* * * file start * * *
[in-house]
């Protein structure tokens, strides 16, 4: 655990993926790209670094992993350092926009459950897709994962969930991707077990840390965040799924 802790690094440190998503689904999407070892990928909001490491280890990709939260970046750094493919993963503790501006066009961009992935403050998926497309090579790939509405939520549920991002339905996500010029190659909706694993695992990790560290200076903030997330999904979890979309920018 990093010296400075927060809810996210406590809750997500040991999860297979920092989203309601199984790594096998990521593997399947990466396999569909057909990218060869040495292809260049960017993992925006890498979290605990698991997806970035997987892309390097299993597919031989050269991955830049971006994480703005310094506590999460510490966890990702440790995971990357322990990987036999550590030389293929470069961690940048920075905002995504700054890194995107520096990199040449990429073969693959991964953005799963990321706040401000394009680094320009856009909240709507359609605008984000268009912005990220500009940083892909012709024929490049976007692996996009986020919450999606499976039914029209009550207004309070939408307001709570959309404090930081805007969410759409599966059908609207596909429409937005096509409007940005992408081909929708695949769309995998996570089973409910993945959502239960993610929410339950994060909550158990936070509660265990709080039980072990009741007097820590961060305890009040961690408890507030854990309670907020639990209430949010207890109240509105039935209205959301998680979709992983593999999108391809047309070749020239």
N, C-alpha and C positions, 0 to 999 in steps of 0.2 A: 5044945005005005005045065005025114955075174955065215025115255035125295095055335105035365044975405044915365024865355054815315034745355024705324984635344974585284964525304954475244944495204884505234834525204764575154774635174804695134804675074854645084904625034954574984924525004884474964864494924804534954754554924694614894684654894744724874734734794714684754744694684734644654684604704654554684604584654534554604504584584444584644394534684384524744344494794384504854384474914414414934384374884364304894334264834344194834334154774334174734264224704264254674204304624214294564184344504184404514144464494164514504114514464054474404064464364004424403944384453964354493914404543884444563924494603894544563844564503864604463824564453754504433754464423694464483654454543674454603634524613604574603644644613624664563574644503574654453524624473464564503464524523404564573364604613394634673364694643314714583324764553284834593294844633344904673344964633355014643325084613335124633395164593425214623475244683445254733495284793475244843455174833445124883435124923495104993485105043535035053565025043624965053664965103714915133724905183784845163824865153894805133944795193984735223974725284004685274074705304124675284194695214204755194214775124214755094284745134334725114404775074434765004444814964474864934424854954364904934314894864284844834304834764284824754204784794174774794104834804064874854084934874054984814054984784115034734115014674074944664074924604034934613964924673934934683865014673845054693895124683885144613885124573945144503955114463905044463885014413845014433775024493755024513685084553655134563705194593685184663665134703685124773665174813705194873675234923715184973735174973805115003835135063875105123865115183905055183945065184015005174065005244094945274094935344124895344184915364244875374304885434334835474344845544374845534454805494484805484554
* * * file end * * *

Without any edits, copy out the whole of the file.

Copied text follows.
[in-house]
């Protein structure tokens, strides 16, 4: 655990993926790209670094992993350092926009459950897709994962969930991707077990840390965040799924 802790690094440190998503689904999407070892990928909001490491280890990709939260970046750094493919993963503790501006066009961009992935403050998926497309090579790939509405939520549920991002339905996500010029190659909706694993695992990790560290200076903030997330999904979890979309920018 990093010296400075927060809810996210406590809750997500040991999860297979920092989203309601199984790594096998990521593997399947990466396999569909057909990218060869040495292809260049960017993992925006890498979290605990698991997806970035997987892309390097299993597919031989050269991955830049971006994480703005310094506590999460510490966890990702440790995971990357322990990987036999550590030389293929470069961690940048920075905002995504700054890194995107520096990199040449990429073969693959991964953005799963990321706040401000394009680094320009856009909240709507359609605008984000268009912005990220500009940083892909012709024929490049976007692996996009986020919450999606499976039914029209009550207004309070939408307001709570959309404090930081805007969410759409599966059908609207596909429409937005096509409007940005992408081909929708695949769309995998996570089973409910993945959502239960993610929410339950994060909550158990936070509660265990709080039980072990009741007097820590961060305890009040961690408890507030854990309670907020639990209430949010207890109240509105039935209205959301998680979709992983593999999108391809047309070749020239």
N, C-alpha and C positions, 0 to 999 in steps of 0.2 A: 5044945005005005005045065005025114955075174955065215025115255035125295095055335105035365044975405044915365024865355054815315034745355024705324984635344974585284964525304954475244944495204884505234834525204764575154774635174804695134804675074854645084904625034954574984924525004884474964864494924804534954754554924694614894684654894744724874734734794714684754744694684734644654684604704654554684604584654534554604504584584444584644394534684384524744344494794384504854384474914414414934384374884364304894334264834344194834334154774334174734264224704264254674204304624214294564184344504184404514144464494164514504114514464054474404064464364004424403944384453964354493914404543884444563924494603894544563844564503864604463824564453754504433754464423694464483654454543674454603634524613604574603644644613624664563574644503574654453524624473464564503464524523404564573364604613394634673364694643314714583324764553284834593294844633344904673344964633355014643325084613335124633395164593425214623475244683445254733495284793475244843455174833445124883435124923495104993485105043535035053565025043624965053664965103714915133724905183784845163824865153894805133944795193984735223974725284004685274074705304124675284194695214204755194214775124214755094284745134334725114404775074434765004444814964474864934424854954364904934314894864284844834304834764284824754204784794174774794104834804064874854084934874054984814054984784115034734115014674074944664074924604034934613964924673934934683865014673845054693895124683885144613885124573945144503955114463905044463885014413845014433775024493755024513685084553655134563705194593685184663665134703685124773665174813705194873675234923715184973735174973805115003835135063875105123865115183905055183945065184015005174065005244094945274094935344124895344184915364244875374304885434334835474344845544374845534454805494484805484554